The tools needed to write a song can be as simple as what many songwriters have used through the centuries: a piece of paper, a pen, and an instrument. But in the 21st century, a songwriter can be much more high-tech, and the business of songwriter can be complex, too. The good news is that today’s songwriter has many tools – some no further than their smartphone – to make the job easier, and new and different ways to network, stay organized, and yes, write songs. Here are a few.

 

Keep Ideas Handy

When you have a great song idea, scribbling on a piece of paper isn’t always the easiest way to capture lyrics, a hook, or chord changes before they are forgotten – especially when you’re in the middle of something else when inspiration strikes. Fortunately, there are tablet and smartphone apps that allow you to record whatever has come to mind, even if you’re just singing into your phone while on the road. FourTrack, SoundCloud, and Evernote are just three of the apps that allow you to record sound quickly and easily. Voice Memos (on iPhones) and Voice Recorder (on Androids) are also built-in to your phone and free. Also consider bookmarking RhymeZone if you get stuck on rhyming a lyric. While a piece of paper is always a fail-safe, having one of these resources on your phone is a help – and less likely to be accidentally thrown away or fly out the window.

Stay Organized 

Maybe you have tons of ideas, lots of hooks, and a dizzying number of songs in various states of completion. While you can set up a file cabinet, it’s probably easier to keep everything on your computer. Set up a folder system so that you can find songs in one place, legal documents in another, and finished demos in a third. Make sure subfolders and folders follow the same naming system, and you’ll always be able to find what you need, when you need it.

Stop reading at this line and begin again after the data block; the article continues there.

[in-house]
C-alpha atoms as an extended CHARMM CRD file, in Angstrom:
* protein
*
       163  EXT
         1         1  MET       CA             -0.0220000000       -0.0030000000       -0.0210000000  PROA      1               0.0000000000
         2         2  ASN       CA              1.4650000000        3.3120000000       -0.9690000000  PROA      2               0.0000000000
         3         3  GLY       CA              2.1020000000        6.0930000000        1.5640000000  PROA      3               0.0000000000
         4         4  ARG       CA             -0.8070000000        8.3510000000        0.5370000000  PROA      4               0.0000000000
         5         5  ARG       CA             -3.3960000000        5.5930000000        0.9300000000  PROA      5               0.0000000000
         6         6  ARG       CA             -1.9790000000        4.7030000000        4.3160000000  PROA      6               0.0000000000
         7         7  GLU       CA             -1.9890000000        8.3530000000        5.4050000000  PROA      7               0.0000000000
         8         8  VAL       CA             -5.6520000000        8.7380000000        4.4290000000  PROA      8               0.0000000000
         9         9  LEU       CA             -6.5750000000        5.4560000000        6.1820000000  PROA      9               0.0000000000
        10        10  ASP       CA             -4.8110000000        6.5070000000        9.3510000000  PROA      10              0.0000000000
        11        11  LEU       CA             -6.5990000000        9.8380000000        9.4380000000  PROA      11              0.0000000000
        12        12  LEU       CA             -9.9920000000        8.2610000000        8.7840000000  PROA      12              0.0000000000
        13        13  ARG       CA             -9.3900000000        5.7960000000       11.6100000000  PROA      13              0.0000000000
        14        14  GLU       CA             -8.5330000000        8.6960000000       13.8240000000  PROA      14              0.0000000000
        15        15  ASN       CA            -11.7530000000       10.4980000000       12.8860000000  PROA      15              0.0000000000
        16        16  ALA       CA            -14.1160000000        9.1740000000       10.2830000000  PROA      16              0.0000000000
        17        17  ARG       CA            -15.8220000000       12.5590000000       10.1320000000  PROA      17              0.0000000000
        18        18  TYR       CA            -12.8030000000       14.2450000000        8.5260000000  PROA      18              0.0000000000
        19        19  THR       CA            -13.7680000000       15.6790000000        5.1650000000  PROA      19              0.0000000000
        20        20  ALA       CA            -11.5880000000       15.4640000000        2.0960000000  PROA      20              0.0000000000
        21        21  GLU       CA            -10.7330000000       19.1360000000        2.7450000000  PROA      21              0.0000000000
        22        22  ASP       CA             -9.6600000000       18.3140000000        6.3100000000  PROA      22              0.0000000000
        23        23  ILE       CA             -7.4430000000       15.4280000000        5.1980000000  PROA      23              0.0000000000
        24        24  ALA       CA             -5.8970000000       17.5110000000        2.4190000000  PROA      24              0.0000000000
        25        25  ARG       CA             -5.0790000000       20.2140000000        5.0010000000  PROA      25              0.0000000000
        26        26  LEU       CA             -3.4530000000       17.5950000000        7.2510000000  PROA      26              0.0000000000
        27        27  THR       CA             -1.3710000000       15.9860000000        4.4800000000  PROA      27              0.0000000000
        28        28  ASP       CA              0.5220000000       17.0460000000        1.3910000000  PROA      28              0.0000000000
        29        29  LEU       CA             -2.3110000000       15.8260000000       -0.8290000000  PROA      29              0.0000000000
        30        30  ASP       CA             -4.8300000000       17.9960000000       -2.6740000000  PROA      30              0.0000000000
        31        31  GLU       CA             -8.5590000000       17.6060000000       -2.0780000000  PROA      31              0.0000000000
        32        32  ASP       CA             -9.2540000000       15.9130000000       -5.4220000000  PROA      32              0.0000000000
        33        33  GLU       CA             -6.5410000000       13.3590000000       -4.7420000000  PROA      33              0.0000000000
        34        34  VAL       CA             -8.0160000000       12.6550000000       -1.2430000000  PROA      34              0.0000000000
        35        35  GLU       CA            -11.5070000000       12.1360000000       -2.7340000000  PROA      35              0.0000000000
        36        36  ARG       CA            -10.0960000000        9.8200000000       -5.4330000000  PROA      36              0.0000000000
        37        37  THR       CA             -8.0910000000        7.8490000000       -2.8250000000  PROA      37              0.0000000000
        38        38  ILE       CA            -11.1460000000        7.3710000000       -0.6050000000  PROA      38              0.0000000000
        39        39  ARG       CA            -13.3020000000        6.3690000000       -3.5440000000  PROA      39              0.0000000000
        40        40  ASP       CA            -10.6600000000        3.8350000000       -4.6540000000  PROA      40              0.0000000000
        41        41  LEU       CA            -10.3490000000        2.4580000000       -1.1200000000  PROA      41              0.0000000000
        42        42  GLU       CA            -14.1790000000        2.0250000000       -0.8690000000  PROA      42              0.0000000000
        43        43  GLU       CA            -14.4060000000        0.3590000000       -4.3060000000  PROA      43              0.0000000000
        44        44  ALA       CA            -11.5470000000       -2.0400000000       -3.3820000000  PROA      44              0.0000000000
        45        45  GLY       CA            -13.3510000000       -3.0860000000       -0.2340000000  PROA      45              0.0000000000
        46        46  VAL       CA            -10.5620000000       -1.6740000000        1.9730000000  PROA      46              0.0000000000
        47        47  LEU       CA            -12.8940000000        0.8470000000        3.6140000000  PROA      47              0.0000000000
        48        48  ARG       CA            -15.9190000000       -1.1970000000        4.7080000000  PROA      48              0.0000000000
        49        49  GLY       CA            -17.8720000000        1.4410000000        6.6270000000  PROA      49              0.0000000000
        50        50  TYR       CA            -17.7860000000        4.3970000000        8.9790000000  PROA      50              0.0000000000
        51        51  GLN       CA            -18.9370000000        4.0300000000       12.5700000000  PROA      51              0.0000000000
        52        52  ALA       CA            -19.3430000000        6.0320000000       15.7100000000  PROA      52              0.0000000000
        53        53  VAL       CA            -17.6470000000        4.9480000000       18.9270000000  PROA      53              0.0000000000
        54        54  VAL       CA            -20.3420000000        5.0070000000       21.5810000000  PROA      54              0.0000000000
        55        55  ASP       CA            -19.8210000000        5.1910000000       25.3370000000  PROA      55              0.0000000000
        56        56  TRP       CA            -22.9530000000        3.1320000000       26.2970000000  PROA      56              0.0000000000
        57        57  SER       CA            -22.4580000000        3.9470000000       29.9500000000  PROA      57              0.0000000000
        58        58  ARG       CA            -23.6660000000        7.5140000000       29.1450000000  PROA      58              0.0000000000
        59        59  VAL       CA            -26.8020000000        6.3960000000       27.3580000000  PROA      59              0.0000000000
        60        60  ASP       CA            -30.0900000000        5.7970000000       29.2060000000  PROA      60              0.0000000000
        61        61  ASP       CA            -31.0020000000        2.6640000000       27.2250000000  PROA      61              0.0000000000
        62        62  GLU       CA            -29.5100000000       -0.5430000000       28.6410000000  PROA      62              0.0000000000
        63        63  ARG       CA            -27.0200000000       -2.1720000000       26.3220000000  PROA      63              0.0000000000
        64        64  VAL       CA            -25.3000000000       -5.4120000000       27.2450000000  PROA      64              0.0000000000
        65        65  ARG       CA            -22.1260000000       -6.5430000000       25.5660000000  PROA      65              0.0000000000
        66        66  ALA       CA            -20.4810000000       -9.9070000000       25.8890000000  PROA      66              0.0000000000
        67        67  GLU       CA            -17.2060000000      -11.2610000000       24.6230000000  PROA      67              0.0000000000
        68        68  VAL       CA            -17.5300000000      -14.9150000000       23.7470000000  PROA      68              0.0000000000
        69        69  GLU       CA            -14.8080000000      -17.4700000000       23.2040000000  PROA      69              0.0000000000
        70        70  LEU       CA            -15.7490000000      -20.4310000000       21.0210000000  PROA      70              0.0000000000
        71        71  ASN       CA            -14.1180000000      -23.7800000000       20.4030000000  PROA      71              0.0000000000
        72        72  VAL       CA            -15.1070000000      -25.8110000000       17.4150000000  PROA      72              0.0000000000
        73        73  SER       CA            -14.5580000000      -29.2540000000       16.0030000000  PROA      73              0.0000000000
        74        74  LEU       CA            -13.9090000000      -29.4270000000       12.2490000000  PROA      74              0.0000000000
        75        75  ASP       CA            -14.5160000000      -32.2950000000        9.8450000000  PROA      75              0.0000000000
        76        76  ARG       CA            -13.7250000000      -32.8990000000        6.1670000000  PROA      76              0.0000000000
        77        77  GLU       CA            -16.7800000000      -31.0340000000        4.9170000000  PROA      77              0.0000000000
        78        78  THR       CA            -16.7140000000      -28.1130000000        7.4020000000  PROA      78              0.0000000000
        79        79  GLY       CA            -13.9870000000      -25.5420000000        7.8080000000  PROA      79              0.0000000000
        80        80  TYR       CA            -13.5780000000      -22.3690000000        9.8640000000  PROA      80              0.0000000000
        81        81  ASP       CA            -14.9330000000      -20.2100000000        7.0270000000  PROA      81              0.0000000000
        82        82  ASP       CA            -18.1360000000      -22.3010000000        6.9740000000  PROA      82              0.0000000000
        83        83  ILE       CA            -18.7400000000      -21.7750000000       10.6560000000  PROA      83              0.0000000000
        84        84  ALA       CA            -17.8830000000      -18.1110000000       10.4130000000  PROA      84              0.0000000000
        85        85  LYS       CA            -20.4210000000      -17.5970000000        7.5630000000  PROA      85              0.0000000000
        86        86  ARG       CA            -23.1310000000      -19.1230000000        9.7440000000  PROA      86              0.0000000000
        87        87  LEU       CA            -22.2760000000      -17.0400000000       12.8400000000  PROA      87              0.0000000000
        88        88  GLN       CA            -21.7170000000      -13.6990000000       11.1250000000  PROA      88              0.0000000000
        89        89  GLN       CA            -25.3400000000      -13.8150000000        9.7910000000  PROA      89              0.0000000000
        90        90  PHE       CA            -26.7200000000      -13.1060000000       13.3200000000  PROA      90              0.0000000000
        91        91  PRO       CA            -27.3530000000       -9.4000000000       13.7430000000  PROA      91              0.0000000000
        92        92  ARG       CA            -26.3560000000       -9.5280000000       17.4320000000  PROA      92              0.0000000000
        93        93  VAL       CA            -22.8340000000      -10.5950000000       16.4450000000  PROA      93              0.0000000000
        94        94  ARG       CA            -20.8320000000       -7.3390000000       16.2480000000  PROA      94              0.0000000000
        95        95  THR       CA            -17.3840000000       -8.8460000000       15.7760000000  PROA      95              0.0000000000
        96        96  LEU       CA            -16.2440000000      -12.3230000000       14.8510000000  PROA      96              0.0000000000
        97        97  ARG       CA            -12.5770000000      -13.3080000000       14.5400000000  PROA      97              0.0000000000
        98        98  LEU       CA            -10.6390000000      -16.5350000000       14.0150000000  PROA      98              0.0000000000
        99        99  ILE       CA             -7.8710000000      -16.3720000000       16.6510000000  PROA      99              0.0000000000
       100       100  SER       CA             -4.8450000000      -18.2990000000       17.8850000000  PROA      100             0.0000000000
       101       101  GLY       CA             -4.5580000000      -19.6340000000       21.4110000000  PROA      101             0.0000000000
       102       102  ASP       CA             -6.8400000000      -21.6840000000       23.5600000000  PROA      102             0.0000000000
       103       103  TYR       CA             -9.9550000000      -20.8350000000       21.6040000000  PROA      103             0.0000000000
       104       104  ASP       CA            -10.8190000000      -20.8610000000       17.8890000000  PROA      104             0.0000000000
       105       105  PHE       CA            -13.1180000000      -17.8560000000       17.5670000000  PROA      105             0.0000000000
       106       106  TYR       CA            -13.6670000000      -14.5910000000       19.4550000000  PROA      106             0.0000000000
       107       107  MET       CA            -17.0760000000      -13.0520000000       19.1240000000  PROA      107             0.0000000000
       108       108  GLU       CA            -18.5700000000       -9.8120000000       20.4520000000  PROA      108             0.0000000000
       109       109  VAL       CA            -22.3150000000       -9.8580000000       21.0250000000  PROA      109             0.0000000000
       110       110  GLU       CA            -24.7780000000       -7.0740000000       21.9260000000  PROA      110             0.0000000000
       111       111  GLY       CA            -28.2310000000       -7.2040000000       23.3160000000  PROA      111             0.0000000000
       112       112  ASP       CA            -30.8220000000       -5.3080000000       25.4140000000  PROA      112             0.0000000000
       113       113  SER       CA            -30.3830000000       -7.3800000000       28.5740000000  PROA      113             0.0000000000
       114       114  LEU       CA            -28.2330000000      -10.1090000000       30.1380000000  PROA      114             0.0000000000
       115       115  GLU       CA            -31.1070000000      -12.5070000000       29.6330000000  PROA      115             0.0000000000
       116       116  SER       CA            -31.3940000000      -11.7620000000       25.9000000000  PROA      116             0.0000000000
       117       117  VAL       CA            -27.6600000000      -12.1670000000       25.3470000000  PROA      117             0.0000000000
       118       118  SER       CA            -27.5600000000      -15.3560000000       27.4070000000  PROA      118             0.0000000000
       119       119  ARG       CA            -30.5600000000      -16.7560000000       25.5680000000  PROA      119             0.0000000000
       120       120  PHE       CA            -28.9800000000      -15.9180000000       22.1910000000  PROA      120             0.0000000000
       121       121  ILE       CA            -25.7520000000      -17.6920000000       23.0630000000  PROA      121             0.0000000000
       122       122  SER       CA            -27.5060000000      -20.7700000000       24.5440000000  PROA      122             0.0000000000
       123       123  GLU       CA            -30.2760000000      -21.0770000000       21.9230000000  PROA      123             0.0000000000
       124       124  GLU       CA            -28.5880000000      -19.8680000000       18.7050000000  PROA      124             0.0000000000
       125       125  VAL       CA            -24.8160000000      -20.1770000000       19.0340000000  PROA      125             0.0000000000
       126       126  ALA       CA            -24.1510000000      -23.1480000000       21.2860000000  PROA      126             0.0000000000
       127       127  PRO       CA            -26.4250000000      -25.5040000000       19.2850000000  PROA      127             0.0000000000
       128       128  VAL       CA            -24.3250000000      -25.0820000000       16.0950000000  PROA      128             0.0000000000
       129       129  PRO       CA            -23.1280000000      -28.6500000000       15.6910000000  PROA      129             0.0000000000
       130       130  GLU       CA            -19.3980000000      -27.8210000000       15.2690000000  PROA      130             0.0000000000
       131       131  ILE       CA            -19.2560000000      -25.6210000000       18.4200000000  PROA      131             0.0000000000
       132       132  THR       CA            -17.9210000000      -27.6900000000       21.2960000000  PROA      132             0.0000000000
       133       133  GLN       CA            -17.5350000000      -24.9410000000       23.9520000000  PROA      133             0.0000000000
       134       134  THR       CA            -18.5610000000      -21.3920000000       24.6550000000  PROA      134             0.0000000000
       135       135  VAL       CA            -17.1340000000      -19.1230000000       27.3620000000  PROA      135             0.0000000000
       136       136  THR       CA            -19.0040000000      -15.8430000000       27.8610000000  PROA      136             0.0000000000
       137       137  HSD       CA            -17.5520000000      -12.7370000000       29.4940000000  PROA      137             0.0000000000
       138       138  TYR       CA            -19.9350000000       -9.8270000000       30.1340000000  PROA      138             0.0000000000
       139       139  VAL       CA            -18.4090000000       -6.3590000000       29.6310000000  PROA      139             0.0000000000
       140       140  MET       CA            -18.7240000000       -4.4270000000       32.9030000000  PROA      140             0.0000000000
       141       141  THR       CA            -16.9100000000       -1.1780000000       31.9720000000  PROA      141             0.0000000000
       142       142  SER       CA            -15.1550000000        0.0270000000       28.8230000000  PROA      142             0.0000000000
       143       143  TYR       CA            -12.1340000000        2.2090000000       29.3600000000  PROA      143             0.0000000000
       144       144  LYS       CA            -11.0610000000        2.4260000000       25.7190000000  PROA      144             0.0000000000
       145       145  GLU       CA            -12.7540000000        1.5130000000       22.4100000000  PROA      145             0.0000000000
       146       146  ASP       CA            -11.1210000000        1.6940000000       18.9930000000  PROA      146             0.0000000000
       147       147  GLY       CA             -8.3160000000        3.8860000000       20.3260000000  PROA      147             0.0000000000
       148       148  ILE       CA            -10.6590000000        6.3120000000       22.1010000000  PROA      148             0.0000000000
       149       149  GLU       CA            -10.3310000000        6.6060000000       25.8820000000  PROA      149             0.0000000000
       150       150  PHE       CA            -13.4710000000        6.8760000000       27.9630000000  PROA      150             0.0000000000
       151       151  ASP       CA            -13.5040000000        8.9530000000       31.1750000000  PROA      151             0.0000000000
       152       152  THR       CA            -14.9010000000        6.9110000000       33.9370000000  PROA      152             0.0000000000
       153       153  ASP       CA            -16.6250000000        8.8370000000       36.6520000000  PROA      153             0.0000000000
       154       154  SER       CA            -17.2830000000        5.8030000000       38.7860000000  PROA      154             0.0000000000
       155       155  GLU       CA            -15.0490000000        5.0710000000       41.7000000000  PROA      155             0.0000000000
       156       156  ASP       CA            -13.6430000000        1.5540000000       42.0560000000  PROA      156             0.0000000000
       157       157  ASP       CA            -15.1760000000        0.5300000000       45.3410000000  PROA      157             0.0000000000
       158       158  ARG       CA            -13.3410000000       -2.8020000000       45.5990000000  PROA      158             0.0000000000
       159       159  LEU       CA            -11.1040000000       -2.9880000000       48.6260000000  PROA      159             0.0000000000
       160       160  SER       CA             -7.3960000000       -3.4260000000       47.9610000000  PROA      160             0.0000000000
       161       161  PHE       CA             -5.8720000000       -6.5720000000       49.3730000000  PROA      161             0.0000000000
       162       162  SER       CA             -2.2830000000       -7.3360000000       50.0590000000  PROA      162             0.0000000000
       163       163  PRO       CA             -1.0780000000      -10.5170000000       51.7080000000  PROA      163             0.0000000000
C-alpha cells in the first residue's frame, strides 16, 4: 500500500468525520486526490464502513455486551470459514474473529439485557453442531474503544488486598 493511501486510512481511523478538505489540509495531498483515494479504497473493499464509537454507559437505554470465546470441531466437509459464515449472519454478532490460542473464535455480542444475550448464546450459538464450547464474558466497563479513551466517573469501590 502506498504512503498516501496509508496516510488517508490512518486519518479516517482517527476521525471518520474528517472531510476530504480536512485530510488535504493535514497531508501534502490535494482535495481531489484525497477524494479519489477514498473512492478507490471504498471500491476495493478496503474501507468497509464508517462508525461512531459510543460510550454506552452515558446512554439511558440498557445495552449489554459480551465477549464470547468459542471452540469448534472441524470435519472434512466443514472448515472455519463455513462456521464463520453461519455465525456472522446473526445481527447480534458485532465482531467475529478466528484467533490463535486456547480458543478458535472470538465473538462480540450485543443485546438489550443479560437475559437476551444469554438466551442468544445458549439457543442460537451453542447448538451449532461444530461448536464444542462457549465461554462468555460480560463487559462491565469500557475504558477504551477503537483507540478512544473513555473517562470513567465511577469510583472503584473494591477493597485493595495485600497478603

Make Connections

One way to learn more about the craft of songwriting is to connect with songwriters who may be able to give you feedback, inspire you, or just offer support and ideas when you need them. While it’s possible to find connections organically at gigs, consider hitting your computer for additional resources. Google songwriting circles or collectives, look through Meet-Ups listings, and consider classes at your local college. By finding people who may write outside of your genre, you may get fresh perspectives and ideas that will add an unexpected layer to your writing, too.

Network

In addition to meeting other songwriters and musicians, music conferences can serve two purposes: you can learn more about what’s happening in the industry, and you can potentially meet other people who might be helpful to your career. ASCAP “I Create Music” Expo, Durango Songwriters Conference, and The Kauai Music Festival are just a few of the festivals worth considering. Be advised that, especially if you have to travel, these can be expensive (you’ll save money if you plan in advance) and it’s important to manage your expectations. While you may meet people who can make a difference in your career, you’re unlikely to walk away with a publishing deal. Think of conferences as a useful tool that will boost your profile and may actually be fun to attend, too.

Get Heard

Don’t forget that when you finish writing a song, you may want friends or collaborators to hear it so you can get early feedback. WeTransfer and DropBox are easy ways to send music to other people without crashing their email accounts.

Keep Track of Your Business

As a songwriter, it’s not enough to just keep track of your music and lyrics. You’re also a businessperson, and if you sell any of your music, you can soon be awash in contracts, legal documents, and chasing down royalties. While Songtrust can help by making sure you’re paid any domestic or international publishing royalties, you also need to keep an eye on expenses, invoices, and bills. Consider Expensify, QuickBooks Self Employed, or even an Excel or Google spreadsheet to make sure you’re on top of your business and personal expenses.

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